Being Mindful and Compassionate in Tough Conversations

Being Mindful and Compassionate in Tough Conversations

Stress + Staying at Home: The Rise of Intimate Partner Violence

Stress + Staying at Home: The Rise of Intimate Partner Violence

I Don’t Feel Safe at Home : Domestic Abuse + Quarantine

I don’t feel safe at Home : Domestic Abuse + Quarantine


Increased stress with job loss, lack of finances, kids home from school, and social isolation can create an even more volatile home environment for victims and survivors of domestic violence. Mental health challenges, drinking and drug use can also create more intense home situations. These factors combined with police calls related to domestic violence is raising concerns. Governor Tim Walz highlighted Domestic Violence in his daily COVID-19 briefing Monday. Two-thirds of the police calls over the weekend were domestic violence related,” Walz said. “We need to talk about this”. 


The statistics around domestic violence are staggering. According to the Resource Center on Domestic Violence: Child Protection and Custody, it is estimated that between 3.3 million and 10 million children are exposed to domestic violence each year. For those who are victims and survivors of domestic violence, school, work, and community gathering places are often places of refuge. With the shelter in place restrictions currently in effect, there are increased concerns of the implications of being in quarantine with an abuser. Social isolation and controlled access to resources are two areas of concern. This can make it more difficult to know that there is help for those impacted by domestic violence or make it harder to reach out for help. It is important to know that resources are available.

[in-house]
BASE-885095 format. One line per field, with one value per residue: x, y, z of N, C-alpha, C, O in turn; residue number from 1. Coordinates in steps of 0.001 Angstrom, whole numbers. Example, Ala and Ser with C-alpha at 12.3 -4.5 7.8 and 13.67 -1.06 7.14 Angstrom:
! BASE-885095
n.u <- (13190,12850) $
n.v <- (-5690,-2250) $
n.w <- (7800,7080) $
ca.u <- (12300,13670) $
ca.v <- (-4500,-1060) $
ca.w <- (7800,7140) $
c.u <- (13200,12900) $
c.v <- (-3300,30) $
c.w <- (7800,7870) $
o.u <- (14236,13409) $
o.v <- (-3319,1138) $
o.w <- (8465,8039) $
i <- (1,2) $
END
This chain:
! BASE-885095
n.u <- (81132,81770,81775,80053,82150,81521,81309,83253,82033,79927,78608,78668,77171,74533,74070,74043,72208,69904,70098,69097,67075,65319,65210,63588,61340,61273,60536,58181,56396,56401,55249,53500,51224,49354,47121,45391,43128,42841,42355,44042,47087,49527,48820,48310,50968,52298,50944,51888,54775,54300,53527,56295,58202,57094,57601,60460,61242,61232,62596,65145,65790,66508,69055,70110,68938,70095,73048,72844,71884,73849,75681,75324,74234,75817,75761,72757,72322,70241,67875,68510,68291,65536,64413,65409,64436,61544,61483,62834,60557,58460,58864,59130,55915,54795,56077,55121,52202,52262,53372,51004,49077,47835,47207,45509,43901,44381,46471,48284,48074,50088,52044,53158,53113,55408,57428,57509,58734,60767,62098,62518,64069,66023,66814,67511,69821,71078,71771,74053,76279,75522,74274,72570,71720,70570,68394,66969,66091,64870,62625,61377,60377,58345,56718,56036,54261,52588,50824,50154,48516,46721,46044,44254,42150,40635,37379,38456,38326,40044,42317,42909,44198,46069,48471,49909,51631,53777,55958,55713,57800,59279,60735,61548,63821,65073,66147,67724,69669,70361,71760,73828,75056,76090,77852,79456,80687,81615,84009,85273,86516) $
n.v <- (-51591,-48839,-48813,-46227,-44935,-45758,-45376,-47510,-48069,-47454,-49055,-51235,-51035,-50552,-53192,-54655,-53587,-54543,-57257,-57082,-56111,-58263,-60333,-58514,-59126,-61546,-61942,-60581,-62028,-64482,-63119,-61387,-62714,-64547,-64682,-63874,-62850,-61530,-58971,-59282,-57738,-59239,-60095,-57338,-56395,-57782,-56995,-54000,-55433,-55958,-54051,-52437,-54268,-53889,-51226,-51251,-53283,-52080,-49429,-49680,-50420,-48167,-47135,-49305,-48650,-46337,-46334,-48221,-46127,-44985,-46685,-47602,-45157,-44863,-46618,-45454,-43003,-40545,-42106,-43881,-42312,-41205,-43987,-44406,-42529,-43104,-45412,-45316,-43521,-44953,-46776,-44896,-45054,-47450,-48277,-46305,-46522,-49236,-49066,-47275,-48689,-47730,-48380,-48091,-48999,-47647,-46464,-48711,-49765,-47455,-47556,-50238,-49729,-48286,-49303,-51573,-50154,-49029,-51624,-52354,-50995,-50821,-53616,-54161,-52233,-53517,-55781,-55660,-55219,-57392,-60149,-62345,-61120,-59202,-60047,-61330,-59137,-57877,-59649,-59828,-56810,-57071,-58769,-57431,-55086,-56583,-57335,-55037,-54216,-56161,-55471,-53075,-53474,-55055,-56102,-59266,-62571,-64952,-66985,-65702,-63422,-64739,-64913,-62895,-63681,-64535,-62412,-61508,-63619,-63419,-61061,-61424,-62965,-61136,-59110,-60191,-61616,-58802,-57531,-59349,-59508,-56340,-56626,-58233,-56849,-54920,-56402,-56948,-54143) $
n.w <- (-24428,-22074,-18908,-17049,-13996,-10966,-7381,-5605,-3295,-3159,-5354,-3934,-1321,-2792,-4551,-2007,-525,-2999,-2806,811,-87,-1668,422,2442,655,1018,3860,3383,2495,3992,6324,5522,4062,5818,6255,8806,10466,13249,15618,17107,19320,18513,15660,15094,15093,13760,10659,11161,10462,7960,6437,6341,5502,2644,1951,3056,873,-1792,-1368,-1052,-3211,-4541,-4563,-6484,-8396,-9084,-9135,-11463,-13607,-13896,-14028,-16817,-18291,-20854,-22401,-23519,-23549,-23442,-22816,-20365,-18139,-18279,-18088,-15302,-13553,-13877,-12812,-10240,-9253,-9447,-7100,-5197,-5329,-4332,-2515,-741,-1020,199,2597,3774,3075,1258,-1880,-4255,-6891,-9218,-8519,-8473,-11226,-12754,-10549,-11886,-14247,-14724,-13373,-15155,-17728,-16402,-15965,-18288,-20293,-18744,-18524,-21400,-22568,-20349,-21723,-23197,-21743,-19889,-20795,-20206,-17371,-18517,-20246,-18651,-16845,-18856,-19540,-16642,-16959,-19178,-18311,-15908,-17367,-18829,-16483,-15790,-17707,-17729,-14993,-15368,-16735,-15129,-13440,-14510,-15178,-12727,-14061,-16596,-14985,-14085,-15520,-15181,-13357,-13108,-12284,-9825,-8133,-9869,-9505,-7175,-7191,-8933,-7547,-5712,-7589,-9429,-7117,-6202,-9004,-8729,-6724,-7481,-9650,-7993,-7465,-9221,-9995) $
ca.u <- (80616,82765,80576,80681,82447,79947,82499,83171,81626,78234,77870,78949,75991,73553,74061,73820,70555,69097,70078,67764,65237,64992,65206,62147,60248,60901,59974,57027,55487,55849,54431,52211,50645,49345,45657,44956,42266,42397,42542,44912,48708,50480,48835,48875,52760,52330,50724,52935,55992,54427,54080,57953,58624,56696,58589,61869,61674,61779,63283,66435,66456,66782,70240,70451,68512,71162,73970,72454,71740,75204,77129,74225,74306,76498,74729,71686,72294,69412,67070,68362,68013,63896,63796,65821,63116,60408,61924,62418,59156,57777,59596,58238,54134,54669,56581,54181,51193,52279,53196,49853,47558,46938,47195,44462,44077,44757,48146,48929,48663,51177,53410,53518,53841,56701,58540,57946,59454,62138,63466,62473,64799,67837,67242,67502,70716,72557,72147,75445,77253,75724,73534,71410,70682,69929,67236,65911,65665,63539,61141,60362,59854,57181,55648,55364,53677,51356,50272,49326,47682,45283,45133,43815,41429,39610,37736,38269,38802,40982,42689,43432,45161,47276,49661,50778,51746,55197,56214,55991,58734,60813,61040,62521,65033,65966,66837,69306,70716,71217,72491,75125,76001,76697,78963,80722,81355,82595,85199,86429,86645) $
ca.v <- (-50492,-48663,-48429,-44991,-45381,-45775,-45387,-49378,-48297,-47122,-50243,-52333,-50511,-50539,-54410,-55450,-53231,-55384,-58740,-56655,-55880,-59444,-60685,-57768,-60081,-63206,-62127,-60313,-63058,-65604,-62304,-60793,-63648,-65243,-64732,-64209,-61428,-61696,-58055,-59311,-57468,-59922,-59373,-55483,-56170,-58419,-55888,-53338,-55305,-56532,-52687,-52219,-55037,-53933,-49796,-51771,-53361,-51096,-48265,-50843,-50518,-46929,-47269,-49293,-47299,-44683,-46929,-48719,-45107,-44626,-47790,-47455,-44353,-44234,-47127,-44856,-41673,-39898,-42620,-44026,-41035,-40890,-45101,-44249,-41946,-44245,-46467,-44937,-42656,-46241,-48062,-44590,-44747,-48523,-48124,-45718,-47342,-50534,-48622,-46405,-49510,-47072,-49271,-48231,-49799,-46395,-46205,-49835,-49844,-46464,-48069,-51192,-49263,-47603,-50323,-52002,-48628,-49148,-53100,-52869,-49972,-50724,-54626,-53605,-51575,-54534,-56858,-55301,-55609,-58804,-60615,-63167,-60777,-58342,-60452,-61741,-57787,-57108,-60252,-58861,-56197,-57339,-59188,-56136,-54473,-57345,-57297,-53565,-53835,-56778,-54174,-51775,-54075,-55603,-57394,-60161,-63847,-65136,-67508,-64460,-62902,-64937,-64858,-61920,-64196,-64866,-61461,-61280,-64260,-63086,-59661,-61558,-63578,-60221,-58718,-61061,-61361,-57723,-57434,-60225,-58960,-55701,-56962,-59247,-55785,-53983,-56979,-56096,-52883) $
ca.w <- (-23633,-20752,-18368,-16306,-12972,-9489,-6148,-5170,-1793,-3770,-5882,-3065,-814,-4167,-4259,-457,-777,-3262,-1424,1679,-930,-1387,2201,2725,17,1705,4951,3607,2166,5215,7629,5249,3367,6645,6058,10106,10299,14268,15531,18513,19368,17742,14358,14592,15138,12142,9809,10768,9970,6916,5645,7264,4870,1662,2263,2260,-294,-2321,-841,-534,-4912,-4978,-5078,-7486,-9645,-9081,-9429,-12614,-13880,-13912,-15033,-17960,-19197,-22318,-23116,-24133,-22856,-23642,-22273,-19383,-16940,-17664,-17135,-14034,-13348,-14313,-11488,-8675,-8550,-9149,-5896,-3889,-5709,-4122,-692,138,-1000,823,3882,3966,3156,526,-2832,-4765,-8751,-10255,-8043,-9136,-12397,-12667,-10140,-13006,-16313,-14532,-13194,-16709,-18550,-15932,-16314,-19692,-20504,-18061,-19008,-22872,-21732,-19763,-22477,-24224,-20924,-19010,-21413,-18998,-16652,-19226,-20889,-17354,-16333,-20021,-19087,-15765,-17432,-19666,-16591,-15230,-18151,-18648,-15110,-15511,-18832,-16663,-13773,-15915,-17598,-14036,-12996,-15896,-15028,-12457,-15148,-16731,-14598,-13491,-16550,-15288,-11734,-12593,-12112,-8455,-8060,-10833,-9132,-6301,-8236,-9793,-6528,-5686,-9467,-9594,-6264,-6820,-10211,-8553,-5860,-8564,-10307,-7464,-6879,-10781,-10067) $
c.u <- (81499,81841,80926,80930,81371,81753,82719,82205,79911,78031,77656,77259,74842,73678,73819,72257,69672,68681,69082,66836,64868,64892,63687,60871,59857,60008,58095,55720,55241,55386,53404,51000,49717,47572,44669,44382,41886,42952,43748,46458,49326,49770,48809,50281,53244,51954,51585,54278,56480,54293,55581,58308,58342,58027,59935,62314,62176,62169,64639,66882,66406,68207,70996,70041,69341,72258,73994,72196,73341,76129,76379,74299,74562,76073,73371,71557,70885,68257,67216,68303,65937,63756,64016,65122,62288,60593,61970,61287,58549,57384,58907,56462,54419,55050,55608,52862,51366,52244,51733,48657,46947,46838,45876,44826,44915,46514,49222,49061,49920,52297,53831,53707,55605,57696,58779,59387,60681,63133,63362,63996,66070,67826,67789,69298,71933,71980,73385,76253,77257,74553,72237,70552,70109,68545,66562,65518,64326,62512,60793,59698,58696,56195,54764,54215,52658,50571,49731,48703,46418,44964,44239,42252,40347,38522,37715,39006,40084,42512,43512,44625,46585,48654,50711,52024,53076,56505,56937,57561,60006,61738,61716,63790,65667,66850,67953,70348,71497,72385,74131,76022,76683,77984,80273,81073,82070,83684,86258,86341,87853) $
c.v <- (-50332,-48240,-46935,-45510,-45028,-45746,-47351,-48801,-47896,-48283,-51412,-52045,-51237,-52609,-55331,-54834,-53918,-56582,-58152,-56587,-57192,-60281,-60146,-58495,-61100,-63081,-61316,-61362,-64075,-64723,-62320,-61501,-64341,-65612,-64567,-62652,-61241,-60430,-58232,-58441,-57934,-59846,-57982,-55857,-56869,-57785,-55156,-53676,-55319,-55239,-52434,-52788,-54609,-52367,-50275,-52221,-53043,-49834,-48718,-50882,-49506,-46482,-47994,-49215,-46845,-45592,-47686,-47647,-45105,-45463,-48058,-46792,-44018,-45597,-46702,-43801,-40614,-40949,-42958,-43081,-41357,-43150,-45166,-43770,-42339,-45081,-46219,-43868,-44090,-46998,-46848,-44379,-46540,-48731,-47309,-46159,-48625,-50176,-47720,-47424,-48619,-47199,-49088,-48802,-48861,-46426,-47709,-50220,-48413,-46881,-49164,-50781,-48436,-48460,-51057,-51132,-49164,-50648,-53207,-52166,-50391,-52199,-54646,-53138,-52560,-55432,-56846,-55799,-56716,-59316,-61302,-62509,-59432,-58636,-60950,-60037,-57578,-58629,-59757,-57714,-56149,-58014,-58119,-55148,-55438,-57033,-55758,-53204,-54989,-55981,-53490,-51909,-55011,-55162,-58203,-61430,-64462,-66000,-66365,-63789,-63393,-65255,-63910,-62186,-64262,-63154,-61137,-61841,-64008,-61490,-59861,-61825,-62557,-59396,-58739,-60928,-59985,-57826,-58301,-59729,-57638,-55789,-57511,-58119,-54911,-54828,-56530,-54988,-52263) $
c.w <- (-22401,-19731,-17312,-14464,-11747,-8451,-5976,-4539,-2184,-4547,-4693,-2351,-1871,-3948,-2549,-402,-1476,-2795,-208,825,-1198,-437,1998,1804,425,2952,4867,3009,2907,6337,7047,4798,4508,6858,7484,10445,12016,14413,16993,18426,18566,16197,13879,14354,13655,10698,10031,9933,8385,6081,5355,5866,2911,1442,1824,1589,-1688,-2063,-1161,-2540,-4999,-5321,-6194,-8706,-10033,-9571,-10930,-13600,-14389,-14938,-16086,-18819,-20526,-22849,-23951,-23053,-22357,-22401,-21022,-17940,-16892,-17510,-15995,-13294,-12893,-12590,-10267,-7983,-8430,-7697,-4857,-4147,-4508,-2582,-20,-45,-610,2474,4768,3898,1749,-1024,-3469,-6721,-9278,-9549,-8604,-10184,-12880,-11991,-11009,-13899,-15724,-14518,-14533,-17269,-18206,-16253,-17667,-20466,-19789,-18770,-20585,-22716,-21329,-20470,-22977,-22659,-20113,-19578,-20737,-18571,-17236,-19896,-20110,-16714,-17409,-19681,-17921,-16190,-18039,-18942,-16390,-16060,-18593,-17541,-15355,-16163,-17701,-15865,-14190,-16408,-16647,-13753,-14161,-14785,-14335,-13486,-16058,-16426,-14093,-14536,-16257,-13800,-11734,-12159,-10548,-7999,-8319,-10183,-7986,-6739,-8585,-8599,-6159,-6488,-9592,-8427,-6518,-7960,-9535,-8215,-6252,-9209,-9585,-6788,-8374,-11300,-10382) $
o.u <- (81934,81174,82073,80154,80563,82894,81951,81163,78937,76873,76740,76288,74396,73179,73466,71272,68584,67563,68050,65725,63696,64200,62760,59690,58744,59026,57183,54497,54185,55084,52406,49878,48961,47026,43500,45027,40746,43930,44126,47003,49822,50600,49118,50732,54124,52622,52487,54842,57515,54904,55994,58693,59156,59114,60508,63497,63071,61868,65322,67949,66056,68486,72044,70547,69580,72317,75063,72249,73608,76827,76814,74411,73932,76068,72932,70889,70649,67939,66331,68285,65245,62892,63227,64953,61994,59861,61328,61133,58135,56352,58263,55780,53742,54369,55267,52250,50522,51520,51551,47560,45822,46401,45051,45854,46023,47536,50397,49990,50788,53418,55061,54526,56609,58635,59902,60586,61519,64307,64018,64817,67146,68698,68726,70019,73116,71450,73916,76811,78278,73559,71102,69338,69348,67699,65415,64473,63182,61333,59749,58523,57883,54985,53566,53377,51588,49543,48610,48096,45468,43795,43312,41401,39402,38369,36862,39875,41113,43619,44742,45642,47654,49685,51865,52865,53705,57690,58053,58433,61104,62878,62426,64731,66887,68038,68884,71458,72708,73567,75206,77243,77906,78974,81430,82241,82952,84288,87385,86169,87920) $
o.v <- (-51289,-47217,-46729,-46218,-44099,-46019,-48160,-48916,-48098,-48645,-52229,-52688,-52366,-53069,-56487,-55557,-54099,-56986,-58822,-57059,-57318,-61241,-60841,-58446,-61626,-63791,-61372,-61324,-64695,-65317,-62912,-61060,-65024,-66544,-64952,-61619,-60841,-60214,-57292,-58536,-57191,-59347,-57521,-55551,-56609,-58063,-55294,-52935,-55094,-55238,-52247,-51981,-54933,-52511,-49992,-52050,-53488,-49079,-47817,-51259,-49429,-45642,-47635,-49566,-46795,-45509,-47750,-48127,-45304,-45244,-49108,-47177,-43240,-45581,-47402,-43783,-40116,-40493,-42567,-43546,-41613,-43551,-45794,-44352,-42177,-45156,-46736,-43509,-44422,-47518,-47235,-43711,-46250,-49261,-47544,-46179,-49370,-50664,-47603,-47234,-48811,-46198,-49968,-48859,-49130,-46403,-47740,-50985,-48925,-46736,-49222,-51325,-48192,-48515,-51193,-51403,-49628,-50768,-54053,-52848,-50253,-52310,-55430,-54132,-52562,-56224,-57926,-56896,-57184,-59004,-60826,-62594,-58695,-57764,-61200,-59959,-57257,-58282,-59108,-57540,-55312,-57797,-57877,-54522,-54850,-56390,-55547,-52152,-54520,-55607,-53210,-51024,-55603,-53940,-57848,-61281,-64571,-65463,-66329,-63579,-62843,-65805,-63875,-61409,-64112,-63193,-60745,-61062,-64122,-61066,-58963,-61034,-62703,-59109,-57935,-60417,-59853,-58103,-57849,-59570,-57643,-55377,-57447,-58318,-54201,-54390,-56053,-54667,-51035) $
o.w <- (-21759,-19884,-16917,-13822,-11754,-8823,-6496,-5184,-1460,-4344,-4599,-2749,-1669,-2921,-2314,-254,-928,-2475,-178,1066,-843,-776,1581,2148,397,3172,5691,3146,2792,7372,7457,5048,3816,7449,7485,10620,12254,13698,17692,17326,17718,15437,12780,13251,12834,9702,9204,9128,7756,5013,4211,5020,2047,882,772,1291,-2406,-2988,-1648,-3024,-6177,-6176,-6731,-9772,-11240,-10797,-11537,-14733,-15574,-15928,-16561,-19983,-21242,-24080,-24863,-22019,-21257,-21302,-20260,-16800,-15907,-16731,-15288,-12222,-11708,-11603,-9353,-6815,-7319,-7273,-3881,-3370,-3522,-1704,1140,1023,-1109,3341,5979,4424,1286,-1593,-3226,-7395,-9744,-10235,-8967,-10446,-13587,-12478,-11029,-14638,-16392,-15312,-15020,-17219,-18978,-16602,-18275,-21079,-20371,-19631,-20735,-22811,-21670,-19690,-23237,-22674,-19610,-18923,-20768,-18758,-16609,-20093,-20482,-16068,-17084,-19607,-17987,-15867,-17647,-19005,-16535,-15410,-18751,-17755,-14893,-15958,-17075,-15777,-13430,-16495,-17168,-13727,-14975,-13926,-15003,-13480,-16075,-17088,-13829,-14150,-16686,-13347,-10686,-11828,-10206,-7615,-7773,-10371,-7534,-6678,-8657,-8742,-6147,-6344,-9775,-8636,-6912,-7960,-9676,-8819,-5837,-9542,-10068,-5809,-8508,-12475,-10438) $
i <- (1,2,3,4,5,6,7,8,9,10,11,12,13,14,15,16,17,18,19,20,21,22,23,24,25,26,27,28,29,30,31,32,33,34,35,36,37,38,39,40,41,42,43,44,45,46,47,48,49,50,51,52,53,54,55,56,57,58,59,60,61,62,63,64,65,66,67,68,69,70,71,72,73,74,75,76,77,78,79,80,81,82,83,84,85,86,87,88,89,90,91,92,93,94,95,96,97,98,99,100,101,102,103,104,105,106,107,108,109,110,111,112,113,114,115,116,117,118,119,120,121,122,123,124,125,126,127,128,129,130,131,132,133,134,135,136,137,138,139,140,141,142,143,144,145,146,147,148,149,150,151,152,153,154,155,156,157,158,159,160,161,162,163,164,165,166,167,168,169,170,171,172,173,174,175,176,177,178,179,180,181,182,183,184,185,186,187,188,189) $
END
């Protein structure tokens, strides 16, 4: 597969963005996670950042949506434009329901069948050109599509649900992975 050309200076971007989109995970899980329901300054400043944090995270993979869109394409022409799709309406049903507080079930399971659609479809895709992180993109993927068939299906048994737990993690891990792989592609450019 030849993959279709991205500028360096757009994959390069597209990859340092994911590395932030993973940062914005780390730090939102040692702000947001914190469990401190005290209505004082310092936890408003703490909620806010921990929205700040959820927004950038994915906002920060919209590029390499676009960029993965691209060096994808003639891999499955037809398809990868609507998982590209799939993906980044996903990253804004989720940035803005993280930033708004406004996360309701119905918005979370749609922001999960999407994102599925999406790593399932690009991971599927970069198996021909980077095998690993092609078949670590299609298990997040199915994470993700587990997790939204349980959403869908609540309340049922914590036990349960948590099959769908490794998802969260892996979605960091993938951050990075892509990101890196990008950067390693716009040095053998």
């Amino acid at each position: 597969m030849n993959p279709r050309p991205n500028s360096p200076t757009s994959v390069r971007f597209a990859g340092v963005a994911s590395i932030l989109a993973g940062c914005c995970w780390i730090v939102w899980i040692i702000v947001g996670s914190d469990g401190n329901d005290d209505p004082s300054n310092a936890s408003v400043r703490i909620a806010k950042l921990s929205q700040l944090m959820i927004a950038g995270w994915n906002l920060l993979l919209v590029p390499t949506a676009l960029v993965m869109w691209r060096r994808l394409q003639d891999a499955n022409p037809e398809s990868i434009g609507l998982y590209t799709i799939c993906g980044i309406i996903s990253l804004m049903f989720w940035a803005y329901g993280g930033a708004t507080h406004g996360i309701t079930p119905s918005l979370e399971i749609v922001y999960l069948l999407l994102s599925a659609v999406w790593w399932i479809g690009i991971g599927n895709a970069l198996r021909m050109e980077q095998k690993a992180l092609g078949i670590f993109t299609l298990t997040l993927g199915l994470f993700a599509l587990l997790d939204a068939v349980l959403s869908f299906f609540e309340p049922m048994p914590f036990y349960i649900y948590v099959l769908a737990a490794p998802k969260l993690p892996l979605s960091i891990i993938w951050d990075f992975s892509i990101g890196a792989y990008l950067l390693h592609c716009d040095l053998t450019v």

It takes courage and strength to reach out for help. Emotions such as fear, guilt, or shame can make seeking help feel more challenging. It is important to remember that abuse is not your fault. There is free and confidential help available both locally and nationally.


Working with an advocate can help victims and survivors of domestic violence know what to do to keep themselves and other family members safe. Parents should be talking to their children so that they know what to do to keep safe such as where to go and how to dial 911. It is important that children understand the plan as to not be unintended victims of violence.


Calling a domestic violence crisis hotline can provide additional support and provide you with options and offer connection to resources such as housing options, mental health, and legal resources such as how to obtain an order for protection https://dayoneservices.org/order-for-protection/.

Minnesota Domestic Violence Day One Crisis Hotline: 866-223-1111; Text 612-399-9995. https://dayoneservices.org/
The National Domestic Violence Hotline: 800-799-SAFE (24 hour hotline) https://www.thehotline.org/
If you are in immediate danger, call 911.